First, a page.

The 1984 presidential campaign of Jesse Jackson represented a new stage of development in Afro-Americans’ struggle for equality in the context of us bourgeois democracy. Even white American political analysts unsympathetic with the Jackson campaign recognized this, and groped for words to define Jackson’s achievement. After Jackson received 26 per cent of the New York Democratic primary vote, Theodore White suggested that the Black candidate had emerged ‘as a major historical figure . . . a trail-blazer of the dimensions of (Martin Luther King). There is no doubt that henceforth there will always be a black candidate as an independent force in national Democratic politics, and American politics will never be the same.’footnote1 The essence of the Jackson campaign was a democratic, anti-racist social movement, initiated and led by Afro-Americans, which had assumed an electoral mode. Its direct historical antecedents—the Montgomery bus boycott of 1955–56, the formation of sncc and the sit-in movement of 1960, the Birmingham desegregation campaign of 1963, and the Selma, Alabama march of 1965—were revived in a new protest form within bourgeois-democratic politics. The roots of this electoral political mobilization were developed in the ambiguous terrain of national Democratic Party politics, with the collapse of legal Jim Crow and the numerical expansion of Black elected officials in the 1960s and 1970s. The unprecedented Black revolt against the Democratic Party within the primaries showed that the Afro-American social fraction, including much of the Black petty bourgeoisie, represents the vanguard of a nascent left alternative in the political culture of capitalist America: but simultaneously, the assertion of Black electoral power led to an increase in ethnic confrontations, and the ‘melting pot’ myth was shattered in the bitter and escalating conflict between the American Black and Jewish communities.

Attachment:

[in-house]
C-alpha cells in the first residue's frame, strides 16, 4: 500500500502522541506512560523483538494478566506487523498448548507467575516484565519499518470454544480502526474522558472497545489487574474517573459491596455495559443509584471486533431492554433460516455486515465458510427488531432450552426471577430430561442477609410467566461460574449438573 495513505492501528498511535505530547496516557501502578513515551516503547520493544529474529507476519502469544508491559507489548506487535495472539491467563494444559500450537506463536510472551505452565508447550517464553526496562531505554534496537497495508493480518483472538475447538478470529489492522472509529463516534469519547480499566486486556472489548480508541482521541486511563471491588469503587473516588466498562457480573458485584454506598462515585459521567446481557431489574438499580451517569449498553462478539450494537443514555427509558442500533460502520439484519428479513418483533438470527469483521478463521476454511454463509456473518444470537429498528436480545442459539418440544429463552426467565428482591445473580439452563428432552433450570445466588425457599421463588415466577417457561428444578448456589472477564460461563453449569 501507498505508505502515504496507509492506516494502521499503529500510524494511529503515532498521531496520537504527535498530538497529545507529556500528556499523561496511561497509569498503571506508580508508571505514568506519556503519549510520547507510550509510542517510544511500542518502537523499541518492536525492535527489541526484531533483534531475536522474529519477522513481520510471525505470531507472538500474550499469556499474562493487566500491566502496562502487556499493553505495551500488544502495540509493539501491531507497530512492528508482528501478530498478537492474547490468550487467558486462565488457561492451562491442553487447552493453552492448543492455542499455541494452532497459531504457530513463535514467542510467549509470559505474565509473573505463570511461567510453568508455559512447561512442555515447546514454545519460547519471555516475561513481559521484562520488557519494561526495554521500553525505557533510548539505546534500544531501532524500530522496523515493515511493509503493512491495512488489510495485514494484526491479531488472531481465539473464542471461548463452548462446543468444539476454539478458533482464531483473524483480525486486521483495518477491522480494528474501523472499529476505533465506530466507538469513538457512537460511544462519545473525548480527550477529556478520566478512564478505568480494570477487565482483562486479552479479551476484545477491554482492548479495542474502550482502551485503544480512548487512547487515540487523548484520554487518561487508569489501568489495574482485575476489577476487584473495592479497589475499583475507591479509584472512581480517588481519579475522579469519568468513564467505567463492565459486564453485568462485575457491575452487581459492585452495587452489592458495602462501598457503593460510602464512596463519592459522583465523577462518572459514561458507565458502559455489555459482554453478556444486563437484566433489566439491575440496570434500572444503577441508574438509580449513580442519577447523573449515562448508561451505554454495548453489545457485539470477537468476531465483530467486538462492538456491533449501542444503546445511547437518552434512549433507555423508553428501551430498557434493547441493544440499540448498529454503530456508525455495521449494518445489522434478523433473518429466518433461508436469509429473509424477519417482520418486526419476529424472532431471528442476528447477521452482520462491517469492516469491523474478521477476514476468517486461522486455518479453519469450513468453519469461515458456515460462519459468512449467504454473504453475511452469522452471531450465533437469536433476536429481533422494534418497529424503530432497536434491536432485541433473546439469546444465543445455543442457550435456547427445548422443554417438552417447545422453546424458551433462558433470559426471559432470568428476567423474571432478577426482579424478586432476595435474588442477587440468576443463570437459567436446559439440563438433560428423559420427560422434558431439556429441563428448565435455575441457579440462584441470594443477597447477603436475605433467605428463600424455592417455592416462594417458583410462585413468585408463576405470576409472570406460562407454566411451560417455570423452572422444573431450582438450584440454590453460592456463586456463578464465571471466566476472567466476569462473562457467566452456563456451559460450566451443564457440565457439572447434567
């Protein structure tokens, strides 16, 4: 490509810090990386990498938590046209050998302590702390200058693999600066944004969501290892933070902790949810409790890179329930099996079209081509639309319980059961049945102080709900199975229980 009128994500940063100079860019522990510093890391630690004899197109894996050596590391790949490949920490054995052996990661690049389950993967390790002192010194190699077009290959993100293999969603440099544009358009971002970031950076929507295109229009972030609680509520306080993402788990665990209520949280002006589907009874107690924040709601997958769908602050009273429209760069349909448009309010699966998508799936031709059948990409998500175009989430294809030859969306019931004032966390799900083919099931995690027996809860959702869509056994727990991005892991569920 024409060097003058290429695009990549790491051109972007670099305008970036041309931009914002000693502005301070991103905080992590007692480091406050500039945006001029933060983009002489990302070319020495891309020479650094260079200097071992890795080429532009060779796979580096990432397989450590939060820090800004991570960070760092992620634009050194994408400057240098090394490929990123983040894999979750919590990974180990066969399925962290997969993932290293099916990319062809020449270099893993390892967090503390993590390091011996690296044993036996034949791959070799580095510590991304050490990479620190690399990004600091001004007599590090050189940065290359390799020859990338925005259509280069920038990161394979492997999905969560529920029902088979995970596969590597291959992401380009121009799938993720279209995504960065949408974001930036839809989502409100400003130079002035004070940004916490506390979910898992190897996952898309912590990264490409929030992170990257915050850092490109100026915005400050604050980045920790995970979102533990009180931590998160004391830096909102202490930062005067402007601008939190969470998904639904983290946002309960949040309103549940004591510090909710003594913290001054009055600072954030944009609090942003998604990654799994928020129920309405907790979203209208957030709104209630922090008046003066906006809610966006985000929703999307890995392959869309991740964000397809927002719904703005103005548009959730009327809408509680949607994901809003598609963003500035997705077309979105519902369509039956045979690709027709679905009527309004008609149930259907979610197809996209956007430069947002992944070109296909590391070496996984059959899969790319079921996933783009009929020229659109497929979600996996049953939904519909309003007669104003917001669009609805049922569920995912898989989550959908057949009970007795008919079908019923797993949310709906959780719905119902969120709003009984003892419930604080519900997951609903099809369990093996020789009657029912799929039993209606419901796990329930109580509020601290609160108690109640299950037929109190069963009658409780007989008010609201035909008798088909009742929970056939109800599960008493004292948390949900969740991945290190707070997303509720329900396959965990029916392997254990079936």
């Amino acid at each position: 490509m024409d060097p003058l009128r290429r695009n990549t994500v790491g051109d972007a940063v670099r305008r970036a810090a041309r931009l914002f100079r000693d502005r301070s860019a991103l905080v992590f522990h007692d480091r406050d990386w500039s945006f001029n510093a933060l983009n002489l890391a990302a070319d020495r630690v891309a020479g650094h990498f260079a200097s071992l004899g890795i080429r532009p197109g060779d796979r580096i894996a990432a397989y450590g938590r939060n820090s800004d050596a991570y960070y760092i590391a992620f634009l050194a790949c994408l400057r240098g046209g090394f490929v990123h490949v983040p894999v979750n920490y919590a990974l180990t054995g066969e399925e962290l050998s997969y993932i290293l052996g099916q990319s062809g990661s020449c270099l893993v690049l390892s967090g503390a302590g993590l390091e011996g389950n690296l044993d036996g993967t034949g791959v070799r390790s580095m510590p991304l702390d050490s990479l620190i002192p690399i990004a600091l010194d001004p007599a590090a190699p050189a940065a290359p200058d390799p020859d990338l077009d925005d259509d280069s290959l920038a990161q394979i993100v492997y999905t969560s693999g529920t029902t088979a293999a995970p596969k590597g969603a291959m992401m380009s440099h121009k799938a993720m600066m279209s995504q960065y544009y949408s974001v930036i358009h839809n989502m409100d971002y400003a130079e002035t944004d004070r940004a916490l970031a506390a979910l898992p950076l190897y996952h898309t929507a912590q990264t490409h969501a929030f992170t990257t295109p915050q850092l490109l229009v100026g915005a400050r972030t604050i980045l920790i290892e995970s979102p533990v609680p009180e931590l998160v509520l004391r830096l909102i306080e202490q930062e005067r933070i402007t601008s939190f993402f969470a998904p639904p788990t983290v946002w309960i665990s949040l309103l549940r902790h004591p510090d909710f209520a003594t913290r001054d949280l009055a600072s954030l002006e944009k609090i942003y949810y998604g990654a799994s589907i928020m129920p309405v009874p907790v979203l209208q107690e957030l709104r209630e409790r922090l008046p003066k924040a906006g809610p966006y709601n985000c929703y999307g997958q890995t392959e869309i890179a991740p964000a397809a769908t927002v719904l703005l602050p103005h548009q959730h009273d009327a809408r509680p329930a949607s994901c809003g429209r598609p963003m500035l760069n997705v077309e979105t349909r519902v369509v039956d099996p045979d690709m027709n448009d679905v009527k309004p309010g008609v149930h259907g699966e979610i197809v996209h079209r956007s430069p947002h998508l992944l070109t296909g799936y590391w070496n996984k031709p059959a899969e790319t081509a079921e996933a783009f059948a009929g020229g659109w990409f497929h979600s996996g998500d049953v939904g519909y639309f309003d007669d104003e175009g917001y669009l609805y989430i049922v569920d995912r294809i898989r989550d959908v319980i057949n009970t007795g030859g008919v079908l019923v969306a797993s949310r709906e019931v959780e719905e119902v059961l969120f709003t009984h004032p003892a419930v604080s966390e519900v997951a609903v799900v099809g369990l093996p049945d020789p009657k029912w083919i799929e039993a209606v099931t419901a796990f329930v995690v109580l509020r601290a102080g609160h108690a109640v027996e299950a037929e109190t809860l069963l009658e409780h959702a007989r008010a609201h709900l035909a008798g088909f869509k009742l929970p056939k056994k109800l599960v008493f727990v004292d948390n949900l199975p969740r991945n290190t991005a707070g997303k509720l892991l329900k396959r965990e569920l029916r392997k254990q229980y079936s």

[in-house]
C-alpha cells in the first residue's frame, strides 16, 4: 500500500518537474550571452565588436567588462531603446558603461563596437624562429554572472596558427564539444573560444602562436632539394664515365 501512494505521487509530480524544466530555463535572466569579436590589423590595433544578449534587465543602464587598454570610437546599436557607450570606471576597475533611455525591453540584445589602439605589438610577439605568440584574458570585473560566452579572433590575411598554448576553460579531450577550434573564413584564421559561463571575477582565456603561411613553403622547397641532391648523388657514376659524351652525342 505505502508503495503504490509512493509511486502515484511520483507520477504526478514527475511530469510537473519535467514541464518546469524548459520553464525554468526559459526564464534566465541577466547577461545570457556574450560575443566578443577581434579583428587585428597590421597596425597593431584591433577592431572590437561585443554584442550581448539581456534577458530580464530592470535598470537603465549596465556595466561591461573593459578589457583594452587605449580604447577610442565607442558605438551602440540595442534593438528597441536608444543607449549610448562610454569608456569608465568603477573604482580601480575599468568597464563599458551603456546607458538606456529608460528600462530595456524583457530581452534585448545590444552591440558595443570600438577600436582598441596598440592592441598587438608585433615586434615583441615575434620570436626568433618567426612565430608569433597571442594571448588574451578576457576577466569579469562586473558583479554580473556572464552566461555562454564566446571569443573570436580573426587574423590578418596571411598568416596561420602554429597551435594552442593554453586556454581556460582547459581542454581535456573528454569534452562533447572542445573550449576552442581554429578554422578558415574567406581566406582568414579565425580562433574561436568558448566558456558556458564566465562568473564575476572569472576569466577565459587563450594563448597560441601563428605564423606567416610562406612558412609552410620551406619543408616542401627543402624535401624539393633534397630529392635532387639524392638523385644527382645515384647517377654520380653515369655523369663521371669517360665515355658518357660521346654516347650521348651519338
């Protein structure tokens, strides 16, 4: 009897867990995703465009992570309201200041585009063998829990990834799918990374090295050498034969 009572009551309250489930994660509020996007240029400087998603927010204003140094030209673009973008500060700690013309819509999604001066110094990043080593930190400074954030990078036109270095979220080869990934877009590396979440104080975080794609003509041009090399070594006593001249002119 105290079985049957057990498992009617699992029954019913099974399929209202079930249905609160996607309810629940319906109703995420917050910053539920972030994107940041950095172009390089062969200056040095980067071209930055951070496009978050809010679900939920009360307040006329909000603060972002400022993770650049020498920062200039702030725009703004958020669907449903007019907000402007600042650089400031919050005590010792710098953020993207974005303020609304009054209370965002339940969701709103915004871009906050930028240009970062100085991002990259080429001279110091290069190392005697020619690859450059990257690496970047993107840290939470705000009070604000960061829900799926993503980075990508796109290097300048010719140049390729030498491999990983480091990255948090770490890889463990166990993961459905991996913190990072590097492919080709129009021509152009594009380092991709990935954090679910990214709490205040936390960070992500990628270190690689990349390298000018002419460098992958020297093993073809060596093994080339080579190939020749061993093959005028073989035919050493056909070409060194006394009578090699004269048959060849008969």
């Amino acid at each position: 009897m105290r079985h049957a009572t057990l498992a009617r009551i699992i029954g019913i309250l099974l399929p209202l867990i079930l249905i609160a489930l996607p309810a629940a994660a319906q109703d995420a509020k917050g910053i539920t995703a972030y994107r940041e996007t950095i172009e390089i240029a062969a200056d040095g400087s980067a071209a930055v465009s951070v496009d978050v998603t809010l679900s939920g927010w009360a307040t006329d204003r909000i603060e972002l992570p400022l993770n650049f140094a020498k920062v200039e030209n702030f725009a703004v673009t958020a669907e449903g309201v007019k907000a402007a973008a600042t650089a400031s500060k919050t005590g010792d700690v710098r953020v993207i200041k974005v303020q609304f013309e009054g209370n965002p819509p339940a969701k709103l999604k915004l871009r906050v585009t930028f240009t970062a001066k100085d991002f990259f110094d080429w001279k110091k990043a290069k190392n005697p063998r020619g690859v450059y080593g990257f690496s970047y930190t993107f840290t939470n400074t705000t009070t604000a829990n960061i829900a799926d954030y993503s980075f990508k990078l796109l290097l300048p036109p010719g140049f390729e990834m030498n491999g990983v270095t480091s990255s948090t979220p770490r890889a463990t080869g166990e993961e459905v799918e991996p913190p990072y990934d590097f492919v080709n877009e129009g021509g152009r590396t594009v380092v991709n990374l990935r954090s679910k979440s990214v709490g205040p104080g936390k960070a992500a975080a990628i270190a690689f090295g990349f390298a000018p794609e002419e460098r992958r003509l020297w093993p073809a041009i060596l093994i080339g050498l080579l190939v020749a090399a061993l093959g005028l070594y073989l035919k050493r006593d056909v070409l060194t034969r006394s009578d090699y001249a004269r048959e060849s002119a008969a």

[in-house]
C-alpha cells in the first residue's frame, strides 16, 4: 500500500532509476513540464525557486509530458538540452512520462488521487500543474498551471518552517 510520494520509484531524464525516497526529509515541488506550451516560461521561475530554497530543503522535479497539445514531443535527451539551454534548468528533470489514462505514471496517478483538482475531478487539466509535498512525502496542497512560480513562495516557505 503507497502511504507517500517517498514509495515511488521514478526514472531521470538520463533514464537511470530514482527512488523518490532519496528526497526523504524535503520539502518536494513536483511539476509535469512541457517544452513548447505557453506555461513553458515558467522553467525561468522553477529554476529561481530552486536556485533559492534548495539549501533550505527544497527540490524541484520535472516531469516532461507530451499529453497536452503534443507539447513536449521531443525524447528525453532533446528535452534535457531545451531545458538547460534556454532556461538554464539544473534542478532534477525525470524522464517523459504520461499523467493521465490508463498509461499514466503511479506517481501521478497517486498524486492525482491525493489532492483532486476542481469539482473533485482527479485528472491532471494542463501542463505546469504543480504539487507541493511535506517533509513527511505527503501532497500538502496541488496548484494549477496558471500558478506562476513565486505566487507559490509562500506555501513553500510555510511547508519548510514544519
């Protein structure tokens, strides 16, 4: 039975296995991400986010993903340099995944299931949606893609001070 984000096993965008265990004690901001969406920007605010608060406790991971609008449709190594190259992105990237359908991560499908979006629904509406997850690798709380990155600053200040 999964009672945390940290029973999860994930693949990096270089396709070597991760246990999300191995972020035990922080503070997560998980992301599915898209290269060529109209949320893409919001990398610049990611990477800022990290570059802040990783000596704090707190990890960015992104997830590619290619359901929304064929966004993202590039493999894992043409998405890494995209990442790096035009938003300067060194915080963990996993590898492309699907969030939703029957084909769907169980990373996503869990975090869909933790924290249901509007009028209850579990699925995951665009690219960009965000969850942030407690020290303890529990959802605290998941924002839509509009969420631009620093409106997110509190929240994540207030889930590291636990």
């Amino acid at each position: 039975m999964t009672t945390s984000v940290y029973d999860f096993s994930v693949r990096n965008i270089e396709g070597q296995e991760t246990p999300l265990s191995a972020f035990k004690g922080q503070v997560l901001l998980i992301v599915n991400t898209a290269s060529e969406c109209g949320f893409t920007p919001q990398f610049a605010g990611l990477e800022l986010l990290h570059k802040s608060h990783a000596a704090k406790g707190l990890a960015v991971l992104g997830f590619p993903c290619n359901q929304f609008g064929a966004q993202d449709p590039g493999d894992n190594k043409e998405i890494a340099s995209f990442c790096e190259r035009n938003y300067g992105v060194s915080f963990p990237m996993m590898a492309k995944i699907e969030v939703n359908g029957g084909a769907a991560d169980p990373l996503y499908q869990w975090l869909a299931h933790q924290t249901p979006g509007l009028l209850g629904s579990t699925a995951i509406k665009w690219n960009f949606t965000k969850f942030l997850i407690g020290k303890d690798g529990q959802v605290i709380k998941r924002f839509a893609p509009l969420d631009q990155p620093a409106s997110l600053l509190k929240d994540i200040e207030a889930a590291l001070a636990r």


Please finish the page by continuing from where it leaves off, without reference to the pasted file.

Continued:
Until three decades ago, Blacks played no substantial role in us presidential politics. In 1952, about 60 per cent of all Afro-Americans had never voted for president, and more than three-fourths of all Southern Blacks had never participated in a presidential election. Various segregation laws, such as whites-only Democratic primaries, poll taxes and literacy tests effectively disenfranchised the bulk of the Afro-American electorate. Nevertheless, the political affiliation of Blacks swung sharply from the Republican to the Democratic party during the Roosevelt administration, and partisan socialization increased with the Kennedy and Johnson administrations. By 1956 about 70 per cent of all Blacks who identified politically with one of the two major bourgeois parties were Democrats. From 1964 and thereafter, this proportion of Black Democratic identification never fell below 90 per cent. In 1968, for example, the figure was 98 per cent.footnote2 Throughout this period of political transition, Afro-American voters became an increasingly important electoral bloc in presidential races. As early as 1944, solid Black support for Roosevelt in at least eight states, including Michigan and Maryland, permitted the Democratic incumbent to overcome small white majorities for Republican Thomas Dewey in these states. In three presidential elections since World War Two, the Black vote has been the critical ‘balance of power’.footnote3 In 1948, Black voters gave Missouri Democrat Harry S. Truman his upset victory over Dewey. As political scientist Hanes Walton notes: ‘Truman could not have won without it. He received it because of his civil rights speech at the beginning of the campaign: he never mentioned the issue again until the end of his campaign in Harlem.’footnote4 In the presidential election of 1960, Republican Vice-President Richard Nixon was heavily favoured over John F. Kennedy. As Piven and Cloward observe, ‘Kennedy made a vigorous appeal to the Black vote in the industrial states by campaigning on strong pledges to deal with civil rights and poverty . . . And, although Black scepticism toward the Democratic Party persisted,’ the Massachusetts Democrat received between 69 and 77 per cent of the national Black vote.footnote5 In seven states, including Pennsylvania, Texas, Michigan and Illinois, the Afro-American vote was larger than Kennedy’s overall margin of victory. Sixteen years later, an obscure one-term Georgia Democratic governor, Jimmy Carter, became the first president from the Deep South to be elected since 1848. In more than thirteen states, including Texas, Pennsylvania, Ohio, New York, and Mississippi, the Black electorate provided the margin of victory. Ninety to ninety-three per cent of all Black voters had supported Carter, giving some political observers the faulty impression that Blacks were now ‘full partners in the nation’s policy-making franchise’.footnote6